Born at Alton, Hampshire, 1560; died at Liverdun, Lorraine, 17 Oct., 1616. He was educated at Winchester and New College, Oxford, where he remained, 20 March, 1578-1580. He was admitted to the English College, Rome, 18 Oct., 1581, ordained priest 2 March, 1588, became professor of rhetoric and Greek at the English College, Reims, proceeded M.A. and B.D. at Pont-à-Musson, Lic.D. at Trèves (1592), and D.D. at Ingolstadt (1595). After holding a canonry at Verdun for two years he was appointed confessor and almoner to the Duchess of Cleves, and held this position for twelve years. After her death his former pupil, the Bishop of Toul, appointed him dean of Liverdun. His chief work is the "Relationum Historicarum de rebus Angliæ", of which only one part, "De Illustribus Angliæ Scriptoribus", was published (Paris, 1619). The other sections, "De Regibus Angliæ", "De Episcopis Angliæ", and "De Viris Apostolicis Angliæ", remained in Manuscript at Liverdun. The "De Scriptoribus" is chiefly valuable for the notices of contemporary writers. On other points it must be used with caution, being largely compiled from the uncritical work of Bale. Pitts also published "Tractatus de legibus" (Trier, 1592); "Tractatus de beatitudine' (Ingolstadt, 1595); and "Libri septem de peregrinatione" (Dusseldorf, 1604).
The Catholic Encyclopedia is the most comprehensive resource on Catholic teaching, history, and information ever gathered in all of human history. This easy-to-search online version was originally printed in fifteen hardcopy volumes.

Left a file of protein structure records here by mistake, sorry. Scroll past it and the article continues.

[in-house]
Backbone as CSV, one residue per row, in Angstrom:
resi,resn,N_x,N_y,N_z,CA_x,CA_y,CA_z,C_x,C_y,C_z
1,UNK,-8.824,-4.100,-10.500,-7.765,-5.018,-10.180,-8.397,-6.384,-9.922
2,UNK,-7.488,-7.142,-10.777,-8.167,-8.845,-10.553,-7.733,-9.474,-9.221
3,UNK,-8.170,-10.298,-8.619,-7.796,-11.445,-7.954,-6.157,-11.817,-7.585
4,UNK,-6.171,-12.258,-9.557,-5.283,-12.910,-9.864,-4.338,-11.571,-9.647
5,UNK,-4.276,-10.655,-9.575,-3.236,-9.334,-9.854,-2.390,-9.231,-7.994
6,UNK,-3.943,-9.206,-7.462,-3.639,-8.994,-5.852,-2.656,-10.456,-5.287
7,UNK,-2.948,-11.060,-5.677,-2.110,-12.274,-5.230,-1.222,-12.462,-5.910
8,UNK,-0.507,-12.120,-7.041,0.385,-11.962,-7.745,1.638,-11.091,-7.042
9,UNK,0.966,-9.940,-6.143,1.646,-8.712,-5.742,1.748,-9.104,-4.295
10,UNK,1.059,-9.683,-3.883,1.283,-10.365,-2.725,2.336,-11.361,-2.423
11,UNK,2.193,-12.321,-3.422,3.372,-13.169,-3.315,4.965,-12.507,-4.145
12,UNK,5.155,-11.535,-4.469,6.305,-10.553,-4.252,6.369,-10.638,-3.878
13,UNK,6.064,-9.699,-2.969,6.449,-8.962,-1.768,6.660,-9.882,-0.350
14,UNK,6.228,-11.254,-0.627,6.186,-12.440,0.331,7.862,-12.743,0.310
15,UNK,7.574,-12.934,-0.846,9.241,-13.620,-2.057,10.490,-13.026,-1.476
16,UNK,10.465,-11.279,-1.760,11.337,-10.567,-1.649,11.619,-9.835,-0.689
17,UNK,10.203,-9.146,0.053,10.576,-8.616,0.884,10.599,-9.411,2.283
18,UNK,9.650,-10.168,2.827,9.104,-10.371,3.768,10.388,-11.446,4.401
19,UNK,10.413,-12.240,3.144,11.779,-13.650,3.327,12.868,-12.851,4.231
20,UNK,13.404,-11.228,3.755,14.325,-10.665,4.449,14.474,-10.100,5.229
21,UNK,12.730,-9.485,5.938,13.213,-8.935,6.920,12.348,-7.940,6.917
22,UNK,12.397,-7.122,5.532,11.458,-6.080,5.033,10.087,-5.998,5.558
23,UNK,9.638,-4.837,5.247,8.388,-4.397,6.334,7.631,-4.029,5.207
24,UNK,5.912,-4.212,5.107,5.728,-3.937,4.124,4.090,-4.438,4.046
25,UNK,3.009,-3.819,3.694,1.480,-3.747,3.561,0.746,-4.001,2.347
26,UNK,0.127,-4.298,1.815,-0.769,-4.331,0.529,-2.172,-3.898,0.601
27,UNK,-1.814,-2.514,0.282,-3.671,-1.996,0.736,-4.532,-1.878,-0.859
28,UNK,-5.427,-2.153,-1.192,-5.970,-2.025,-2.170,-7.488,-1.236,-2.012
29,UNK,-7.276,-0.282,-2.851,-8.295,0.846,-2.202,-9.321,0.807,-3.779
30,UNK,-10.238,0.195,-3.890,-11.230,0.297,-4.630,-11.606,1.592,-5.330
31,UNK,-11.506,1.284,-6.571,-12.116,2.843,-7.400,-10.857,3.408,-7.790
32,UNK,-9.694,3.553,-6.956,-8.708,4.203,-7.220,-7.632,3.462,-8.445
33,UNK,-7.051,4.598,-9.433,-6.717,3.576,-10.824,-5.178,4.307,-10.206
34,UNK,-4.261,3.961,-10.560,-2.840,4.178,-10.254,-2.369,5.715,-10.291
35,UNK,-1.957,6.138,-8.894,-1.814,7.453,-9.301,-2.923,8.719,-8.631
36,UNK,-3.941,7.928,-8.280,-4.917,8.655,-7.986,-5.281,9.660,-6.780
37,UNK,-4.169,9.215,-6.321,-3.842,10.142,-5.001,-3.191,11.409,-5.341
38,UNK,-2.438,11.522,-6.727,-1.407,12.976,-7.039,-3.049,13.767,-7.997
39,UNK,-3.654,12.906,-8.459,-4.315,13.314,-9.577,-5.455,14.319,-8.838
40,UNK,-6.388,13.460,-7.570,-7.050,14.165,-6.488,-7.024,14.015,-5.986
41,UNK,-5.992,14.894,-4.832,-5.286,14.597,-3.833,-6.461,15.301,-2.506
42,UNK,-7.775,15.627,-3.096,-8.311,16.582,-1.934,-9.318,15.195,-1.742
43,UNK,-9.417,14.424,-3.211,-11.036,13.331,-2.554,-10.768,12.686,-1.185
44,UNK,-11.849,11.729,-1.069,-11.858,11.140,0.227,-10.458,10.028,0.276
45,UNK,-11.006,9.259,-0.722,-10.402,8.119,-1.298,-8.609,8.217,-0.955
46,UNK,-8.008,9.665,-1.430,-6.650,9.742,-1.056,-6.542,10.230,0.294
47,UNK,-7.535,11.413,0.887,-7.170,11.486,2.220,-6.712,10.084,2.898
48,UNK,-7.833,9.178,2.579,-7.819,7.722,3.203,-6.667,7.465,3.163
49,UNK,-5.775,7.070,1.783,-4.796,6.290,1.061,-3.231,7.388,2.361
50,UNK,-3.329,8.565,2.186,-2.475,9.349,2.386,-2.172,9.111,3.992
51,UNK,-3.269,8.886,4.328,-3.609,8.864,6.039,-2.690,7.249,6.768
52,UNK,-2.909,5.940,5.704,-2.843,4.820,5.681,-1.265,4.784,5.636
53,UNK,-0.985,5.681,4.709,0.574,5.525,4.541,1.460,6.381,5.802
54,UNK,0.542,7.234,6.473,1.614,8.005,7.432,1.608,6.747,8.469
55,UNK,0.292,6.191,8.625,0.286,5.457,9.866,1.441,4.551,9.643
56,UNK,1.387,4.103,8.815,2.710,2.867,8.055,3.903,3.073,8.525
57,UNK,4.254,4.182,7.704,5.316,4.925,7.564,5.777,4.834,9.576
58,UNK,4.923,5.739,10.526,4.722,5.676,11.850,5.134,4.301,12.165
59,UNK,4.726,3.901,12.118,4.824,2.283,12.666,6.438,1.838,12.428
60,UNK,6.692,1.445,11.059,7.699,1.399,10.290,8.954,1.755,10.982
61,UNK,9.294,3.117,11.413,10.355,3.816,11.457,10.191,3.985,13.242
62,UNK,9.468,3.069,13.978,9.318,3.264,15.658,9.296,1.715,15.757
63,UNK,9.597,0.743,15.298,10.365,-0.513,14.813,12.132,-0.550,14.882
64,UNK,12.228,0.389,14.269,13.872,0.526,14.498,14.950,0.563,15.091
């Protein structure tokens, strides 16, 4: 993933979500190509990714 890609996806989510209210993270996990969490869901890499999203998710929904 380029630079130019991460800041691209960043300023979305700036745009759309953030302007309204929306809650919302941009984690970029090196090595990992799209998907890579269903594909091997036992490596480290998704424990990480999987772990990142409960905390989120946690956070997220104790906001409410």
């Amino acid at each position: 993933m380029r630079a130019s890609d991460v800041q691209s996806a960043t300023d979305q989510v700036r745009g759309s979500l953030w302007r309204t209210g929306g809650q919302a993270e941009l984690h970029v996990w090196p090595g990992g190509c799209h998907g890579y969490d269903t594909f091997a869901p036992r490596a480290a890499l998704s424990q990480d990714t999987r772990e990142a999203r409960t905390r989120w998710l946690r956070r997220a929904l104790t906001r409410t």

Designed to present its readers with the full body of Catholic teaching, the Encyclopedia contains not only precise statements of what the Church has defined, but also an impartial record of different views of acknowledged authority on all disputed questions, national, political or factional. In the determination of the truth the most recent and acknowledged scientific methods are employed, and the results of the latest research in theology, philosophy, history, apologetics, archaeology, and other sciences are given careful consideration.
No one who is interested in human history, past and present, can ignore the Catholic Church, either as an institution which has been the central figure in the civilized world for nearly two thousand years, decisively affecting its destinies, religious, literary, scientific, social and political, or as an existing power whose influence and activity extend to every part of the globe. In the past century the Church has grown both extensively and intensively among English-speaking peoples. Their living interests demand that they should have the means of informing themselves about this vast institution, which, whether they are Catholics or not, affects their fortunes and their destiny.
Copyright © Catholic Encyclopedia. Robert Appleton Company New York, NY. Volume 1: 1907; Volume 2: 1907; Volume 3: 1908; Volume 4: 1908; Volume 5: 1909; Volume 6: 1909; Volume 7: 1910; Volume 8: 1910; Volume 9: 1910; Volume 10: 1911; Volume 11: - 1911; Volume 12: - 1911; Volume 13: - 1912; Volume 14: 1912; Volume 15: 1912
Catholic Online Catholic Encyclopedia Digital version Compiled and Copyright © Catholic Online